I’m sure by now most of you have heard about this crazy new game called Pokemon GO. I didn’t know anything about it until some friends of mine were discussing it on Facebook. Then of course I had to look it up and find out what all the buzz was about.
First let me give you some background so you know exactly where this story is going . . .
Our son, at the age of 5, was diagnosed with ADHD, ODD (Oppositional Defiant Disorder), Autism and Anxiety. Whew!!! That’s a mouthful! Needless to say, we have some issues in our home. One of them being an unrealistic and irrational fear of being outside.
My son does not like to be dirty, he does not like bees, flies, or any other insect buzzing around him, and he questions all the different noises he hears in our neighborhood.
We talked to our psychiatrist about his misgivings for playing outside and she told us if it became worse she could prescribe him some medication.
Well let me tell you, it definitely got worse . . . Read More
Last week I ended my series “What Autism Looks Like in Our Home”. It included emotional reactivity (aka meltdowns), sensory issues, sleep problems, anxiety, and food aversions. This is not an exclusive list by any means but these are the Top 5 that stand out to me as we raise our son.
Today I’d like to share some of the tools I did not mention in this series, that we’ve used to help with these daily issues.
(This post contains affiliate links. All products we promote we have used or purchased for our own family’s needs. For more details, read our advertising disclosure.)
This has been a huge hit in our home. We originally bought this for our daughter with ADHD. It works wonders for her when she just can’t settle down and is super fidgety. It also works for our son when he’s bored or just needs to get some energy out.
Our son loves books. Before he could even read he would sit and look through books often. Over the last year we’ve found that he particularly enjoys activity books – mazes, puzzles, and seek and finds. Read More
Food aversion issues in our home have been the largest source of tension for our Little Man. In an earlier article I mentioned how oral sensory issues is the same as “our son does not eat” and this is fairly accurate. He eats a small, limited variety of foods, and most of them are not very good for you.
Food Aversion – AKA My Son Does Not Eat!
His food aversion began when he was a toddler. After being off formula he would eat all kinds of things – ham, turkey, meatloaf, hot dogs, spaghettios, cheese, apples, peanut butter. Typical toddler food. Around the age of 2 he began to literally refuse food by throwing his plate on the floor. We had a carpeted dining room so you can imagine how messy this was.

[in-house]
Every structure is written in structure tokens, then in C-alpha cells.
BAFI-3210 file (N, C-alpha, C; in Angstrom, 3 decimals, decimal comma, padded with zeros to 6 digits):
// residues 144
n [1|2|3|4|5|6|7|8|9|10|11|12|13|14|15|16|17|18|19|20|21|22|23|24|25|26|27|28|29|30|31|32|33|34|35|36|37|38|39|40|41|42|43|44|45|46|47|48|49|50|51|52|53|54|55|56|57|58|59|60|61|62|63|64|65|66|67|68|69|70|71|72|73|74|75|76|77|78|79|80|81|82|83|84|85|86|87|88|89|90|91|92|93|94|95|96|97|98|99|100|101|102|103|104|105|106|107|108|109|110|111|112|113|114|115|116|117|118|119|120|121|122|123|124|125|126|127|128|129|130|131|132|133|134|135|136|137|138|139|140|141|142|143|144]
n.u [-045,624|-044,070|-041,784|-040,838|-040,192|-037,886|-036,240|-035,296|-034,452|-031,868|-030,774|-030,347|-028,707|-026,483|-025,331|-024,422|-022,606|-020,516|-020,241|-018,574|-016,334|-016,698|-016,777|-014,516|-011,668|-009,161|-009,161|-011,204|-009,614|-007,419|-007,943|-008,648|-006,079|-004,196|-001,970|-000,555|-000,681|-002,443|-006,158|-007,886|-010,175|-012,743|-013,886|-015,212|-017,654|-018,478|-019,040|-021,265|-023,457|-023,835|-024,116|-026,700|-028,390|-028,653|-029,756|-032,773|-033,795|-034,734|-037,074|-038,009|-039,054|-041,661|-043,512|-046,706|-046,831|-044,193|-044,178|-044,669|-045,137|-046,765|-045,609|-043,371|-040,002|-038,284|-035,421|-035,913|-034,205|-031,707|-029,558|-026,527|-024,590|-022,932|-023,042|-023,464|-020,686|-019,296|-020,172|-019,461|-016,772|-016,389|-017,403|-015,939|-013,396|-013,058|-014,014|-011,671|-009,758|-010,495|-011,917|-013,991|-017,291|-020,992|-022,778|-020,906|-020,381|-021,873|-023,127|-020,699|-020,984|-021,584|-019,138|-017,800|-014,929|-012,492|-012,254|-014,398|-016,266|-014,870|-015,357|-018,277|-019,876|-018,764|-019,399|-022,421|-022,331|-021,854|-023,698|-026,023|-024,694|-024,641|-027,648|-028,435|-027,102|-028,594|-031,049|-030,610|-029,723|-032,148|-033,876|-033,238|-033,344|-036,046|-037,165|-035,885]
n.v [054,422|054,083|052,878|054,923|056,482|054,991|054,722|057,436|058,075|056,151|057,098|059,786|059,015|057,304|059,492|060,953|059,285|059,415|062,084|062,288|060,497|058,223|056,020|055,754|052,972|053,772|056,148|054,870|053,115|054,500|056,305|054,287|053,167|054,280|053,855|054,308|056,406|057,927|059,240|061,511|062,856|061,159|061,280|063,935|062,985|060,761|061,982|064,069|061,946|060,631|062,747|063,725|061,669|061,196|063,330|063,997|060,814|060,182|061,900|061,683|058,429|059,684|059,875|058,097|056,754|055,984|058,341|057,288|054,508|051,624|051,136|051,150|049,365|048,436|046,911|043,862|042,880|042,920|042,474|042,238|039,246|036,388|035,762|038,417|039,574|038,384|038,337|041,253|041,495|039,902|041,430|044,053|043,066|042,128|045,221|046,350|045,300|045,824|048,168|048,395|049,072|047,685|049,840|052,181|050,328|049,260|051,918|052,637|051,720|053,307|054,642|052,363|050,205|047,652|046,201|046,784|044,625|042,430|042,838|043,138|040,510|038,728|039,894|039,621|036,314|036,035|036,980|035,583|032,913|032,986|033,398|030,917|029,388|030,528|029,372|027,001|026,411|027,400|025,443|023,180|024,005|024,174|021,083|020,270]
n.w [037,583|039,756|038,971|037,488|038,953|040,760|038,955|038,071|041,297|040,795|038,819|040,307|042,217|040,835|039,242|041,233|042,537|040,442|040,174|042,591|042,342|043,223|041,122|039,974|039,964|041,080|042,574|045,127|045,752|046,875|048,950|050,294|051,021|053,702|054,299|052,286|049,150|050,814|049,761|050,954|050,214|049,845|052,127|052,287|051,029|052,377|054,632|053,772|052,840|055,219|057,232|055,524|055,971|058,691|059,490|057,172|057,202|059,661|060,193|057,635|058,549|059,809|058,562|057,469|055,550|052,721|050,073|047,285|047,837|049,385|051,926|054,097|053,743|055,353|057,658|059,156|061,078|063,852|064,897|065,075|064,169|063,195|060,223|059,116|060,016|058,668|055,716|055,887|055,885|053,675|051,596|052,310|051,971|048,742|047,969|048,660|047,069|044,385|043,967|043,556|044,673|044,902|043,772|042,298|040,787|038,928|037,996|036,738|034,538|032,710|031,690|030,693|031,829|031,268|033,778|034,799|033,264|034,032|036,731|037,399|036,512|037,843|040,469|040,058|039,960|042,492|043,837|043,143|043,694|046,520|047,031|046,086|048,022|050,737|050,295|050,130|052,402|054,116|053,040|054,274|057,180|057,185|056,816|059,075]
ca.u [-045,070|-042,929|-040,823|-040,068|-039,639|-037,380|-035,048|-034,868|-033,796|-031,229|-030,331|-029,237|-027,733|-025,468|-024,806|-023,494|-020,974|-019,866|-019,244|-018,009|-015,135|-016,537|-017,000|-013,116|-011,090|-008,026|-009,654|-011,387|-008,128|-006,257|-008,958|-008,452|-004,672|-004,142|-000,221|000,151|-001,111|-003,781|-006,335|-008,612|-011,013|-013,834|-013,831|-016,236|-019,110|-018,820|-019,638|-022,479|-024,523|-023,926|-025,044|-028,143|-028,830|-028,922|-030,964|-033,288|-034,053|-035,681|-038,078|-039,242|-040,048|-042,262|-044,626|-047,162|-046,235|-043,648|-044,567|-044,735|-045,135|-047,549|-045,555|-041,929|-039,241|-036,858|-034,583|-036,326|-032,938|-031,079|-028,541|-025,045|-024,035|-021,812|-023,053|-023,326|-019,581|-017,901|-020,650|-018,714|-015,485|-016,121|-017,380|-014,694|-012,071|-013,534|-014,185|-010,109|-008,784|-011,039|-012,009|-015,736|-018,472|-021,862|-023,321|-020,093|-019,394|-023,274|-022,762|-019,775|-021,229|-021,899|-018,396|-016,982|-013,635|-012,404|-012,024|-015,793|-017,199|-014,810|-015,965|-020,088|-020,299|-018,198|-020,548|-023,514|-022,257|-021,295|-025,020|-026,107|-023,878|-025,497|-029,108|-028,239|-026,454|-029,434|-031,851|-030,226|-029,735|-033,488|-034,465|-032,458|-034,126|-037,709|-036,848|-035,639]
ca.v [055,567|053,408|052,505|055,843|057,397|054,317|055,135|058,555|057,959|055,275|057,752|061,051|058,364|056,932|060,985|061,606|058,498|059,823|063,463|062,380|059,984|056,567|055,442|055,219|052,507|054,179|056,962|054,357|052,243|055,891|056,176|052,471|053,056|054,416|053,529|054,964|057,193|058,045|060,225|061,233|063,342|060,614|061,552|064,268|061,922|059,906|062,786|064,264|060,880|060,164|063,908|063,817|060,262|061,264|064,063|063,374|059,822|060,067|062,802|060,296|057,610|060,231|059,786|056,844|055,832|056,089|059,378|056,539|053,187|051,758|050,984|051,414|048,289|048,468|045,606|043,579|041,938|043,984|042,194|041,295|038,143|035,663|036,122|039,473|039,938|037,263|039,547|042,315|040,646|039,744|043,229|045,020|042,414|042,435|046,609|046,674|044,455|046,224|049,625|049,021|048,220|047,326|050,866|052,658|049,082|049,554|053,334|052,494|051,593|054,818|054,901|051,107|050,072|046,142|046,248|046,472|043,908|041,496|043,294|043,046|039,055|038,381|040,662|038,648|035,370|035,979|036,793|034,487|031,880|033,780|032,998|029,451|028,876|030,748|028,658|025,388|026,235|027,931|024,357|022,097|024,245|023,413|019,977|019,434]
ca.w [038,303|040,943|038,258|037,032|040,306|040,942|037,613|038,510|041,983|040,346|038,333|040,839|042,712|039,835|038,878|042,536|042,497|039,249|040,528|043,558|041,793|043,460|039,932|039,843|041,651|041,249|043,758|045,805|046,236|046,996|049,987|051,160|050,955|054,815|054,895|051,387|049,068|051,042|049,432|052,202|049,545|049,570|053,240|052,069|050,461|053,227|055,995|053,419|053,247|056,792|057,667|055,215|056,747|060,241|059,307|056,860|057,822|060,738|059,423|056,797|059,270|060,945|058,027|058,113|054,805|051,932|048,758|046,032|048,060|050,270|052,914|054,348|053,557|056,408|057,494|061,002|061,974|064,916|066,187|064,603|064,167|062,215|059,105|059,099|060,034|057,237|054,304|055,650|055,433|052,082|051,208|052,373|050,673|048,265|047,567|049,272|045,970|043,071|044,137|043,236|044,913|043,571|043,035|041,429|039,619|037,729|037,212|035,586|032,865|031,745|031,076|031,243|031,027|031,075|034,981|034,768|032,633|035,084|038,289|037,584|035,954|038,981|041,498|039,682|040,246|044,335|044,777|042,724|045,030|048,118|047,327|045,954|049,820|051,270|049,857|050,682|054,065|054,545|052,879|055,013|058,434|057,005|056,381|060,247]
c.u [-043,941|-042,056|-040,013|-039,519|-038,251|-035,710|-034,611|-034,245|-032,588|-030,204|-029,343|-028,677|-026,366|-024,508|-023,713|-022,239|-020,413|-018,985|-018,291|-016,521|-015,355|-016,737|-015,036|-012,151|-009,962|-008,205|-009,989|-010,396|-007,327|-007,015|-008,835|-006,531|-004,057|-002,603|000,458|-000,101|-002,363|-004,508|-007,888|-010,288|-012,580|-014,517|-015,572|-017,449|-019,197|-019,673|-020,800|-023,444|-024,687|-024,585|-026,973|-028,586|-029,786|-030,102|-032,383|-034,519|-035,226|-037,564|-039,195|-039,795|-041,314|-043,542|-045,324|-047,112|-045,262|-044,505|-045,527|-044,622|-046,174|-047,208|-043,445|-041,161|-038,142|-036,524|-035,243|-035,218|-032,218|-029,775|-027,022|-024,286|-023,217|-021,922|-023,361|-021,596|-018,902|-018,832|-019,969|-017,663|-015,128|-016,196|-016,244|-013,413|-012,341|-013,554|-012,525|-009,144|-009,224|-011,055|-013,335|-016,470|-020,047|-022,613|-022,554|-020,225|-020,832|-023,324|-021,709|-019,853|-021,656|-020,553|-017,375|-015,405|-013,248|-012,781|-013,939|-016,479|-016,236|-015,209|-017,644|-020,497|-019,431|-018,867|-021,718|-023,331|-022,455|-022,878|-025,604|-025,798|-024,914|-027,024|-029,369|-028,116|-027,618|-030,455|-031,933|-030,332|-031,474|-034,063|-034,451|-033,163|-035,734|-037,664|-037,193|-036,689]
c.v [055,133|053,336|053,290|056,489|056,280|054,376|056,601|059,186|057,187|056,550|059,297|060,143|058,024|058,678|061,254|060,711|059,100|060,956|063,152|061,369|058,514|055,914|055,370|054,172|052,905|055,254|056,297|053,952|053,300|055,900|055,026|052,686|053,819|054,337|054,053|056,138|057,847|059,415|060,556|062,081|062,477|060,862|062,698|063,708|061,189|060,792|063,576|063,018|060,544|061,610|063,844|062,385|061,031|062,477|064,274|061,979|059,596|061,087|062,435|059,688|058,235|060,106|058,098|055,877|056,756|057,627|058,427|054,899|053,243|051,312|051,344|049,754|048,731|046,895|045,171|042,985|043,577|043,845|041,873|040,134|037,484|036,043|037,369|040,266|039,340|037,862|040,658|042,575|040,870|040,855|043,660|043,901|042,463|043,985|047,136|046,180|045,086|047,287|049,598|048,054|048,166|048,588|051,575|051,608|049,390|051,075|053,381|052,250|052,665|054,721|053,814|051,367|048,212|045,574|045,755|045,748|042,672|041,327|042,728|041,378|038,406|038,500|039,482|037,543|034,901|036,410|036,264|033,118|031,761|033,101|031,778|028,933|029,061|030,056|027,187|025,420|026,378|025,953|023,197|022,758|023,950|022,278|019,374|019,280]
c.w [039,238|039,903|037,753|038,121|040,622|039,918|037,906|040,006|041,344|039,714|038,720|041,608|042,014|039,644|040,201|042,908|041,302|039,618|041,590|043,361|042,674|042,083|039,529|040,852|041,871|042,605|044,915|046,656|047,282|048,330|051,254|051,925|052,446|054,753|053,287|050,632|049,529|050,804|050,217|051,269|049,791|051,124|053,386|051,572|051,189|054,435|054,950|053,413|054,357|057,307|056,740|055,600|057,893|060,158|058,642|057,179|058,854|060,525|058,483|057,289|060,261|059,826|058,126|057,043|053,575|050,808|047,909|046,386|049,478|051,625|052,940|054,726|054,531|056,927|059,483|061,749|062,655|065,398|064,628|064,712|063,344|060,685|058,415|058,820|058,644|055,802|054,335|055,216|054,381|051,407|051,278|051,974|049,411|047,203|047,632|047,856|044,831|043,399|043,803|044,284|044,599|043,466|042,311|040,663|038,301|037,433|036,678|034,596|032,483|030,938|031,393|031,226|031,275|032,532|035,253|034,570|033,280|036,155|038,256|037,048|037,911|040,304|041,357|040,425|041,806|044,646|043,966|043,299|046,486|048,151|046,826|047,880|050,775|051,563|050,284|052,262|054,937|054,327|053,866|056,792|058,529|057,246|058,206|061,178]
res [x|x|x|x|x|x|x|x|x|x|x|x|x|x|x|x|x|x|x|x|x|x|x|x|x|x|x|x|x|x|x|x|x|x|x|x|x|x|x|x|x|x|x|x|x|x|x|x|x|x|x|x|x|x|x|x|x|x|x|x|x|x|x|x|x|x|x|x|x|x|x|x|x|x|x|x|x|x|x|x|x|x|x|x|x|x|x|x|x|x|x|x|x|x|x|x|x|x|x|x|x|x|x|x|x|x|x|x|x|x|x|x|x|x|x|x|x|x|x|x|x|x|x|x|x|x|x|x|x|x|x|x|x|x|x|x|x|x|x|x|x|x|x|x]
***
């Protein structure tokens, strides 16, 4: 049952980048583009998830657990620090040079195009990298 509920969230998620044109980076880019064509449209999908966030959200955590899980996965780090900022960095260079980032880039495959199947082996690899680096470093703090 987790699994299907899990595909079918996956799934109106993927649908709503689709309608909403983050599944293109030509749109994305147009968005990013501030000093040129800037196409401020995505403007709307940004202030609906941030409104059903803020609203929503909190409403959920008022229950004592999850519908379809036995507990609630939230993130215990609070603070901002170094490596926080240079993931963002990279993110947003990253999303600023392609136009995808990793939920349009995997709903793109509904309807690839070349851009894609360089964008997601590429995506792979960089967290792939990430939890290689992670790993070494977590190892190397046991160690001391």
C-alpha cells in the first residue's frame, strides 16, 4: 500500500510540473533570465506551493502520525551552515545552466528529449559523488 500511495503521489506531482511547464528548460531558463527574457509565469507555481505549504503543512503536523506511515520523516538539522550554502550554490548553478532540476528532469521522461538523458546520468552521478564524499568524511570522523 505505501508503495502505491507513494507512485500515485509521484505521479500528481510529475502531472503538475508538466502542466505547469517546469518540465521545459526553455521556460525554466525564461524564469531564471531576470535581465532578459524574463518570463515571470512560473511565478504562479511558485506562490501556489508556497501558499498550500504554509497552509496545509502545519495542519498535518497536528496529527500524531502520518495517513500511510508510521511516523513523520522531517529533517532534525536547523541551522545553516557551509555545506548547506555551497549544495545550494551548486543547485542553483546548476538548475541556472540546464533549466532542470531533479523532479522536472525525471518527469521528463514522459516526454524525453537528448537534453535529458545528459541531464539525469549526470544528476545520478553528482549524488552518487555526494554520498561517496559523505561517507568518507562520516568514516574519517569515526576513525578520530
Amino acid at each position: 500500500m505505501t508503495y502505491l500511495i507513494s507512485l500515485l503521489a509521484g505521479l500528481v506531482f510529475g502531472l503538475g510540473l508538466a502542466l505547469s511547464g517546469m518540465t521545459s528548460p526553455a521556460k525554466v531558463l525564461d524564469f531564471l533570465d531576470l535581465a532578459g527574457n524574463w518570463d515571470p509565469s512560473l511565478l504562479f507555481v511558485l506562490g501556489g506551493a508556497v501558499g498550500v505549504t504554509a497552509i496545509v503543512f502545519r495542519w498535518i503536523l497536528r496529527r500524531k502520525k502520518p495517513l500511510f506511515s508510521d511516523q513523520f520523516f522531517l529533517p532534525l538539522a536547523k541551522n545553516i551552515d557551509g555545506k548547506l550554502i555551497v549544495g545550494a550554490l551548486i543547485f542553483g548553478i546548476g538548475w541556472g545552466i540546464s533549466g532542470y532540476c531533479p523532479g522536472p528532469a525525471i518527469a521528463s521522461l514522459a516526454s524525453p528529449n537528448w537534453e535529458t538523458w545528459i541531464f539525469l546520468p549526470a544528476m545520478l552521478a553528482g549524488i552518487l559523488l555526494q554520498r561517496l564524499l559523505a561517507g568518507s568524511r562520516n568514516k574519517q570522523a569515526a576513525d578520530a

And how aggravating this was.
I did not understand this. It seemed like out of the blue he would refuse foods he had always eaten. During this time he did develop a sensitivity to peanut butter and dairy, until about the age of 3. He would break out in a terrible rash and have some major digestive issues.
I began to do research on food sensitivities and also read a few books about picky eaters. I tried some of the strategies they suggested but no matter what I did he would refuse the food anyway. Read More
We first noticed anxiety in our Little Man when he was a toddler. It started with never wanting to leave my side. I thought it was a normal phase. All toddlers go through a stage like that now and then. But this seemed different.
During his preschool years he did not like to be in loud places or places with a lot of people. The only way he would attend Kid’s Connection at our church is because my mother and my oldest daughter helped out in his class.
Signs of Anxiety in our Little Man
Our son always, always had to have someone with him at all times. This is the very reason we could not leave him alone when he was trying to fall asleep at night. For a while I thought these were just unfounded fears that had gotten out of control. As the years went on, they only became increasingly worse.
He seemed to do just fine during preschool and Kindergarten, but I think this is due to the regimented schedule and routine that school offered. As long as he knew what was going to happen, and it didn’t change, he was perfectly fine.
His anxiety also became apparent when his routine did change. For example, my husband always drove the same way to school each and every day. One day I had to drive him instead and I took a shortcut. He was worried the entire time that we were going to be late.
He also felt comfort and security in knowing the plan for each day. He would ask countless times during the day, “Where are we going today?” and I had better include each and every stop. If we veered off the original schedule he definitely noticed and would ask about it. Read More